2014-02-14 17:40:58 -0800

Riding home from the café this morning, I experienced a powerful sense of temporal displacement. The temperature, the color of the sky, the damp scent of flowers, the particular slant of the wind, the shade and shapes of the pavement transported me emotionally to Provo, Utah, 1982, riding my bike down the street away from the mountains homeward as the weight of an impending storm pressed from all sides. Swallowing to equalize the pressure in my ears, I watch eddies of leaves intermittently swirl up and then scatter haphazardly back to the ground. I feel a low, diffuse sense of anxiety–an urgency that has been cut with disappointment so often that it no longer tastes of immediacy, but still has that bile-bitter edge of expectancy. The future has been stripped of detail. The projections that adults weave like tendrils into otherwise unmapped time have suddenly withdrawn as if in flinching recoil from an unexpectedly repulsive sensation. All that is left are vague impressions of possibility; there are no appointments, no plans, no rituals, no assurances. What awaits is formless, raw. And there is a crackling excitement in that. No dread of inevitability. No deep-grooved tedium of habit. Just novelty and a long absent sense of infinite malleability humming as current through my nervous system. A sense of freedom sweeps over me, but it's a freedom so overwhelming it is frightening, almost unbearable, incongruously oppressive.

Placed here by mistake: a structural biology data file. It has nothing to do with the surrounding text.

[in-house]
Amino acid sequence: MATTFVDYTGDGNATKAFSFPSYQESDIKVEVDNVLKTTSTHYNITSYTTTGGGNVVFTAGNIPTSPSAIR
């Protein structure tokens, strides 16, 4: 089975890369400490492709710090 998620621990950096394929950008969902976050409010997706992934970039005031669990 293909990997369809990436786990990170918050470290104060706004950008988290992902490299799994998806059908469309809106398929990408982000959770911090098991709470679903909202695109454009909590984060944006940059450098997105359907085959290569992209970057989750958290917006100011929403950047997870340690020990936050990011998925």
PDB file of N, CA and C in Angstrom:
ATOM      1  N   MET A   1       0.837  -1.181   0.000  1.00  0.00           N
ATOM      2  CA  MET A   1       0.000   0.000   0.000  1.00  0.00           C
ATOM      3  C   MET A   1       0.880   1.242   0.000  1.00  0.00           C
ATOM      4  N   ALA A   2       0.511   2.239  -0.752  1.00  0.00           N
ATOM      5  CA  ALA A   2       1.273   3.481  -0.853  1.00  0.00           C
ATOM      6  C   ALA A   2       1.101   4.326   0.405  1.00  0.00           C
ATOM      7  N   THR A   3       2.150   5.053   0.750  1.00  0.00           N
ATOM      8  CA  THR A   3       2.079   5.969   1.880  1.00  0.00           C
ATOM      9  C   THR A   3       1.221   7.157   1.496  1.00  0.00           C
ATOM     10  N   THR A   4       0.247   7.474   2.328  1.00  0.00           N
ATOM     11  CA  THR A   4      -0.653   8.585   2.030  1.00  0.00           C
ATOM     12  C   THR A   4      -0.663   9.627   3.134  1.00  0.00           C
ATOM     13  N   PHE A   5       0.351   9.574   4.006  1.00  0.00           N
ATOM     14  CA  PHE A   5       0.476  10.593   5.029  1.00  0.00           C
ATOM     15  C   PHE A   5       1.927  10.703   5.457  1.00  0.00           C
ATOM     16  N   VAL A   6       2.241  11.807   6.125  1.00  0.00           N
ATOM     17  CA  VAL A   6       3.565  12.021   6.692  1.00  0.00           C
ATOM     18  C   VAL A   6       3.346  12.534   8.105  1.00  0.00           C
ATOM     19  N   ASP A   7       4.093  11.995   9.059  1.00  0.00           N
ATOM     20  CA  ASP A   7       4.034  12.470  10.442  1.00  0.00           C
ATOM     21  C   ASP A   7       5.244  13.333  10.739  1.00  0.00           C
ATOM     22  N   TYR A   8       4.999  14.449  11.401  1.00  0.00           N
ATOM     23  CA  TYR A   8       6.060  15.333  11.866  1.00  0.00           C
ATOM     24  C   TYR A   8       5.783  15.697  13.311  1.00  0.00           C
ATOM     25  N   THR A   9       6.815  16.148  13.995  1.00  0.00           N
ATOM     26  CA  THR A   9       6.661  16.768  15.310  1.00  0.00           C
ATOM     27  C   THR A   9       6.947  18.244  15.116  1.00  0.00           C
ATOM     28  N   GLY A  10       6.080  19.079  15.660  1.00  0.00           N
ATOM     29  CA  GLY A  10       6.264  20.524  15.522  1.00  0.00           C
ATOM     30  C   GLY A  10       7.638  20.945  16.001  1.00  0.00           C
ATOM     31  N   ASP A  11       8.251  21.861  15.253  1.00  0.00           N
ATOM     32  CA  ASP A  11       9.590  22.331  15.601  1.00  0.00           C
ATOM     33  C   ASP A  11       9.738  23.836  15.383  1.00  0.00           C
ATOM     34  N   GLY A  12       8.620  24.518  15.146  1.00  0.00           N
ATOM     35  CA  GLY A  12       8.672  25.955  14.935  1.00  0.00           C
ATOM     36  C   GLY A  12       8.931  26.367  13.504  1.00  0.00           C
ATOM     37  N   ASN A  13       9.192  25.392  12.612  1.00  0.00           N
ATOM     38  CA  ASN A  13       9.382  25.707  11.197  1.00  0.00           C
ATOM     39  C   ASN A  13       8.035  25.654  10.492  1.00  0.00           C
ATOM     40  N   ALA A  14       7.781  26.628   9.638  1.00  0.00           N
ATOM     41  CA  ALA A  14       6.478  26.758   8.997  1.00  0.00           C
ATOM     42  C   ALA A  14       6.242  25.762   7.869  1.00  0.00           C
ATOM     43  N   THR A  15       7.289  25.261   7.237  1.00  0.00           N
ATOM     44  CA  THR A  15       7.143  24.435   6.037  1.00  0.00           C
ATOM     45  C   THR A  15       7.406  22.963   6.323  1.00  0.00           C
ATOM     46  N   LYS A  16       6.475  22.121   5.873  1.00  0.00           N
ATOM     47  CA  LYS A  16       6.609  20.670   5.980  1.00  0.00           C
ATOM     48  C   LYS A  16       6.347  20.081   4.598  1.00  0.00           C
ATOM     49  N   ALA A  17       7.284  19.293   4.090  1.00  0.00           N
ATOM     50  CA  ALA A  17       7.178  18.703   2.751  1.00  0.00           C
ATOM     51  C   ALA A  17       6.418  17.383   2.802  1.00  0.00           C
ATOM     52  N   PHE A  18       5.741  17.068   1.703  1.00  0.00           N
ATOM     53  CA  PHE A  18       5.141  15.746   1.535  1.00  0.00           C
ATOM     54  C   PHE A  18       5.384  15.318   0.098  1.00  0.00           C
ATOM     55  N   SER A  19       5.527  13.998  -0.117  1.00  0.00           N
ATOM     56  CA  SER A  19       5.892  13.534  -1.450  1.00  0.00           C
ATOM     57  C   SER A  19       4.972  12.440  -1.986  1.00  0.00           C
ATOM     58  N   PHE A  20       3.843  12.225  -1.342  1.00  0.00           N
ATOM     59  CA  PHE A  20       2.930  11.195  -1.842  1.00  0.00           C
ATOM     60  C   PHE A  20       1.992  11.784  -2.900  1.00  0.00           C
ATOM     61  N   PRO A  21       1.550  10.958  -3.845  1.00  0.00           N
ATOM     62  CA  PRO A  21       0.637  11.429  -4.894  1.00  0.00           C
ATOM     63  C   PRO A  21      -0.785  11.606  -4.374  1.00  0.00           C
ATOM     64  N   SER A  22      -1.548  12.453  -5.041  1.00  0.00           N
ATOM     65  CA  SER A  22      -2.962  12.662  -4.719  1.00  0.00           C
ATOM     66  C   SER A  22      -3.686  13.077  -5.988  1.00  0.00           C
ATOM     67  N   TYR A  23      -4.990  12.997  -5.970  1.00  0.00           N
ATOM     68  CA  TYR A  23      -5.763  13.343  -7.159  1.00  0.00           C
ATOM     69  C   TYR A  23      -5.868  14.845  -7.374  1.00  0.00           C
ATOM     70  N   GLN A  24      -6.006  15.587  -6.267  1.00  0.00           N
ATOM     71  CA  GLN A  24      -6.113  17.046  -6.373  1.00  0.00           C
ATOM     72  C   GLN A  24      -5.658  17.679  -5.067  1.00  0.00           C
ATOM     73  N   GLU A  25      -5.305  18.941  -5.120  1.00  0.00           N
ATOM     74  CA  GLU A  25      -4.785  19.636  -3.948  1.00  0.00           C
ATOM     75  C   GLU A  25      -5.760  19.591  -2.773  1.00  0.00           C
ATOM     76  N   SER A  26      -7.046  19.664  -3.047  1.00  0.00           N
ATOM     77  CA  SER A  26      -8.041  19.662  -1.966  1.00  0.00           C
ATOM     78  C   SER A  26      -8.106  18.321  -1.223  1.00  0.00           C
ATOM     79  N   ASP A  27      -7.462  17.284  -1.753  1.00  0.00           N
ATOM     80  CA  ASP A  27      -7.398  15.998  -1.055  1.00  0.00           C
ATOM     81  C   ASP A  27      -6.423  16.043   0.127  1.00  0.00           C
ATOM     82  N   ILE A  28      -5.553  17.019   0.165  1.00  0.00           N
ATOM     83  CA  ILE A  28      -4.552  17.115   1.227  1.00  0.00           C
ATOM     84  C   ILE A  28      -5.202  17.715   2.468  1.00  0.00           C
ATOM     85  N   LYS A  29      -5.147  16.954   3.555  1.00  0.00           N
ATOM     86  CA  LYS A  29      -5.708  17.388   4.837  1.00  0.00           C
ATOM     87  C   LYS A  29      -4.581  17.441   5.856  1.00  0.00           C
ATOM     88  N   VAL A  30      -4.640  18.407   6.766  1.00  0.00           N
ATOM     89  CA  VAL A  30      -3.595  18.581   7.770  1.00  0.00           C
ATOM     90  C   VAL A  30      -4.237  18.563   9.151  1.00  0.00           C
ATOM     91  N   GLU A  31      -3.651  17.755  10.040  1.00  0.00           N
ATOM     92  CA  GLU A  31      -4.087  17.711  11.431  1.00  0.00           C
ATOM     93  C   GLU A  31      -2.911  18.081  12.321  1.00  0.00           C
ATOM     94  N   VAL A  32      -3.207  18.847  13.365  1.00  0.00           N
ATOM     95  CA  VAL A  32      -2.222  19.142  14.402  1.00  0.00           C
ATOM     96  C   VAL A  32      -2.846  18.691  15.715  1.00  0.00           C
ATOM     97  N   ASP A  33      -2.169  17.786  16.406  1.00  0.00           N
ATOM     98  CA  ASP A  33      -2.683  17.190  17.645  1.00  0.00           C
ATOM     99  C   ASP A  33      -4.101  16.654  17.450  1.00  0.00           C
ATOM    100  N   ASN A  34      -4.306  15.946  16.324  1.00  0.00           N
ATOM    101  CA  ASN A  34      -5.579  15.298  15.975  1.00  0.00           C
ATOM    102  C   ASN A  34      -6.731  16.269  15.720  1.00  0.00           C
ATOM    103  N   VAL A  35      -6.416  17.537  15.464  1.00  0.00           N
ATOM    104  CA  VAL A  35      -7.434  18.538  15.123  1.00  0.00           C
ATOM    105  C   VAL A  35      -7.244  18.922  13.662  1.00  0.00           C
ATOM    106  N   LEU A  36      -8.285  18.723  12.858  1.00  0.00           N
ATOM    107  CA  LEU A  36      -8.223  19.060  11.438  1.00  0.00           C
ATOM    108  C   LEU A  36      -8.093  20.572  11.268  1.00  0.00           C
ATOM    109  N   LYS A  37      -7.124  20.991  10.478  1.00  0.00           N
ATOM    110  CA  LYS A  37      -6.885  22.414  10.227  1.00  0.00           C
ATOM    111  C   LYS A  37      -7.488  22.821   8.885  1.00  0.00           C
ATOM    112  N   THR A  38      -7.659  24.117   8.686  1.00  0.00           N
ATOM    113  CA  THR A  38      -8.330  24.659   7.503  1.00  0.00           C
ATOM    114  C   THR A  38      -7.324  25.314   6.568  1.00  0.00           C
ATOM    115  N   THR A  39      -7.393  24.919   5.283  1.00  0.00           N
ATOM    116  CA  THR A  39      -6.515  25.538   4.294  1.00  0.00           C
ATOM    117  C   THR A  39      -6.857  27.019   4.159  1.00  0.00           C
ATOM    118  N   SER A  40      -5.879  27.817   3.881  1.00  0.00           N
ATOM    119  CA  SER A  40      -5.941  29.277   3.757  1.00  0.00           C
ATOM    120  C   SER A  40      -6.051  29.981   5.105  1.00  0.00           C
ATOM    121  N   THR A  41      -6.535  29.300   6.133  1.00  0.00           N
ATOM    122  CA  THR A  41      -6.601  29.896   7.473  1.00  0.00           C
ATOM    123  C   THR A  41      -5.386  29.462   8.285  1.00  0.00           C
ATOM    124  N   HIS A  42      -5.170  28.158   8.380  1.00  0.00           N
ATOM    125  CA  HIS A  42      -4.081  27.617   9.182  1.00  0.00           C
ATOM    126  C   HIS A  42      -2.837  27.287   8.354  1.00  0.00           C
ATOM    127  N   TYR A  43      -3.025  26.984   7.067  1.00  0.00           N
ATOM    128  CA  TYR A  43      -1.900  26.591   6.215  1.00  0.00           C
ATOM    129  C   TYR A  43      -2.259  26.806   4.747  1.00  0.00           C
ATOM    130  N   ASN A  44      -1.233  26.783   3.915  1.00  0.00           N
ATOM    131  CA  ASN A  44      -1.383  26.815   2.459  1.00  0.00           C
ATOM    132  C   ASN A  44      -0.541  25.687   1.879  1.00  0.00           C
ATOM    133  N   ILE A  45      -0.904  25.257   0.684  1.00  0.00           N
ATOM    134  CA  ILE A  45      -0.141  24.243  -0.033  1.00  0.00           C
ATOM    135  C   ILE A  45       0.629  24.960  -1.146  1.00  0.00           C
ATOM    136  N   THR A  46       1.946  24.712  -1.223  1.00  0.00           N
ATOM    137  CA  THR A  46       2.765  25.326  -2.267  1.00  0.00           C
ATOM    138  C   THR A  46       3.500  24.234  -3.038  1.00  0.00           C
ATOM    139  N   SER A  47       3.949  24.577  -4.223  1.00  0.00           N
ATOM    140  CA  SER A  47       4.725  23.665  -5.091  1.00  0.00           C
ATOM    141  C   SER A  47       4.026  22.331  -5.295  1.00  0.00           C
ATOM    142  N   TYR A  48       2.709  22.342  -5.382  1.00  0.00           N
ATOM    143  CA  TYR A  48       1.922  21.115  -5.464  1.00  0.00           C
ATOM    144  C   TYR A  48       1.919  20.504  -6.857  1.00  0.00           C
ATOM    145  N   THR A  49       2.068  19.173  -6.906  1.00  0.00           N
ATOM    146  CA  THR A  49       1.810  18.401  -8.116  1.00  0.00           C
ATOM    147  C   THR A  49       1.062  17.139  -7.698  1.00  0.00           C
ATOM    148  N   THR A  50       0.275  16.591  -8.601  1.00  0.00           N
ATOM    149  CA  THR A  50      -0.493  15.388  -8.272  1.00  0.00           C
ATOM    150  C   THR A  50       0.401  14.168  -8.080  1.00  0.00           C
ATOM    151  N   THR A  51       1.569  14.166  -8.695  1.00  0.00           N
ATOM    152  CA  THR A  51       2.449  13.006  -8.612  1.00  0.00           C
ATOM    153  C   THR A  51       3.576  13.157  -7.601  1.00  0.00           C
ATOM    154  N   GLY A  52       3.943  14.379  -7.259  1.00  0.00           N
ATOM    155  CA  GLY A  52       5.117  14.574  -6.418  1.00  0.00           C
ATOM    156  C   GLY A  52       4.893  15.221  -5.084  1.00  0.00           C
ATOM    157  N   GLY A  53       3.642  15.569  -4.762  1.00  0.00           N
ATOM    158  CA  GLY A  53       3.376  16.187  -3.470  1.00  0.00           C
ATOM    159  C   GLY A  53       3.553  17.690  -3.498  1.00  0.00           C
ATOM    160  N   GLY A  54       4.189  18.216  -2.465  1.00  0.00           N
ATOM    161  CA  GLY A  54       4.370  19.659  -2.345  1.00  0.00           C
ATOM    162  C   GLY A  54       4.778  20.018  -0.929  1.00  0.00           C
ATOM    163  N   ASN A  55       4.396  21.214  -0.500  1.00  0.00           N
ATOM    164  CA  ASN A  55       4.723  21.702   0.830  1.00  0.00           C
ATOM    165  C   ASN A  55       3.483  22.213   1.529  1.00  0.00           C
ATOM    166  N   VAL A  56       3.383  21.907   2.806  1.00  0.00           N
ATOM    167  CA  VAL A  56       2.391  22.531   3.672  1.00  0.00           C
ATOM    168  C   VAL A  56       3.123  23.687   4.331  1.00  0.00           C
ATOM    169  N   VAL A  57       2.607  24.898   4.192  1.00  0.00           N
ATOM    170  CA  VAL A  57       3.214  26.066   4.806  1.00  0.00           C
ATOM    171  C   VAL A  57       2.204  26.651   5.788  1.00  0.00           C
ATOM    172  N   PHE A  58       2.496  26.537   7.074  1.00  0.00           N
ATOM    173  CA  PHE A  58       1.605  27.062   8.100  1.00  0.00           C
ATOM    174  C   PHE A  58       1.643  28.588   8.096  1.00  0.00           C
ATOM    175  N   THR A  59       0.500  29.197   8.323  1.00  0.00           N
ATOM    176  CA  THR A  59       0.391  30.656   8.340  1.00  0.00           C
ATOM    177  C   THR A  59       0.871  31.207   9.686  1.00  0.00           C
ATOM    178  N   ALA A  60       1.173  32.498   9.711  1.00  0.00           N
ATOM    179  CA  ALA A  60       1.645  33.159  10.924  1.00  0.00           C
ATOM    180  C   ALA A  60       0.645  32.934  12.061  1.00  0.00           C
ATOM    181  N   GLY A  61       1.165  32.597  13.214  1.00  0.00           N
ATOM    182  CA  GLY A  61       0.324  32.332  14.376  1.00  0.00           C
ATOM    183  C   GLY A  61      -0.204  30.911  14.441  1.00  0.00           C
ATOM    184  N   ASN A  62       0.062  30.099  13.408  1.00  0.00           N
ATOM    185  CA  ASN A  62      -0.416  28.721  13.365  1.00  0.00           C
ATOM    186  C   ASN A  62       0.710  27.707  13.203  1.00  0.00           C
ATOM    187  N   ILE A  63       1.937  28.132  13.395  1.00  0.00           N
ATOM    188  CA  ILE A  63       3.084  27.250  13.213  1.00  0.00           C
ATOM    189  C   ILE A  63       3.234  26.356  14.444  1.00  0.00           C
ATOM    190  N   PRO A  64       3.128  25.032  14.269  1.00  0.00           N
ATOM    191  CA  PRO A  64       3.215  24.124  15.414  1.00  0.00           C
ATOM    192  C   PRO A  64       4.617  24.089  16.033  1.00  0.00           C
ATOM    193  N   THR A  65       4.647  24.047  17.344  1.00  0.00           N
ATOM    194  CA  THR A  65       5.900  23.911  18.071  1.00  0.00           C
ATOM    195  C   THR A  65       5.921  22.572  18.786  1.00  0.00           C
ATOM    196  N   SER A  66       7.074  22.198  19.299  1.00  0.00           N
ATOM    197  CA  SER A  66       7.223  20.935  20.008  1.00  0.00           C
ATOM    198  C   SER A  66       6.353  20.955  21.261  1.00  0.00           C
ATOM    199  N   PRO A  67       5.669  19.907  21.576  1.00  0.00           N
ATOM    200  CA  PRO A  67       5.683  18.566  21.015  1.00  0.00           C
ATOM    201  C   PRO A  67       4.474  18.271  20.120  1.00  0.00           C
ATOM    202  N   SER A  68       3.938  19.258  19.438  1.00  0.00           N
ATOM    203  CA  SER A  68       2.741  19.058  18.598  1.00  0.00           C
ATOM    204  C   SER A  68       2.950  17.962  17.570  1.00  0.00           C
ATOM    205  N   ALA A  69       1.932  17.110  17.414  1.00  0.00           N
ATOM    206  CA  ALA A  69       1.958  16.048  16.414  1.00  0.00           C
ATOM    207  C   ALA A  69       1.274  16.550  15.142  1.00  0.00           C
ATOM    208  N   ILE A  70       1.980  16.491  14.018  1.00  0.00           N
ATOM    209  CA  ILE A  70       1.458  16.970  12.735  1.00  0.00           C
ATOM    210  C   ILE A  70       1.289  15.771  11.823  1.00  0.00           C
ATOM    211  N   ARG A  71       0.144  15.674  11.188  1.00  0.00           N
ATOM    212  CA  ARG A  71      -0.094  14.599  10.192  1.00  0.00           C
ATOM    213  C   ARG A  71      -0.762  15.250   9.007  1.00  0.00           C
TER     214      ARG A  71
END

And then in an instant it's all gone: I'm back to the present, my calcifying future restored, the jaded pall of dull predictability draped again over the piled corpses of once overoptimistic ambitions, a quiet trembling in my chest, a tightness in my throat. I suck in a deep breath, slowly let it out, and then all this too passes, settling me back into an uncalibrated equilibrium, coasting down the street and through an intersection, balanced with familiar ease on a measured uncertainty.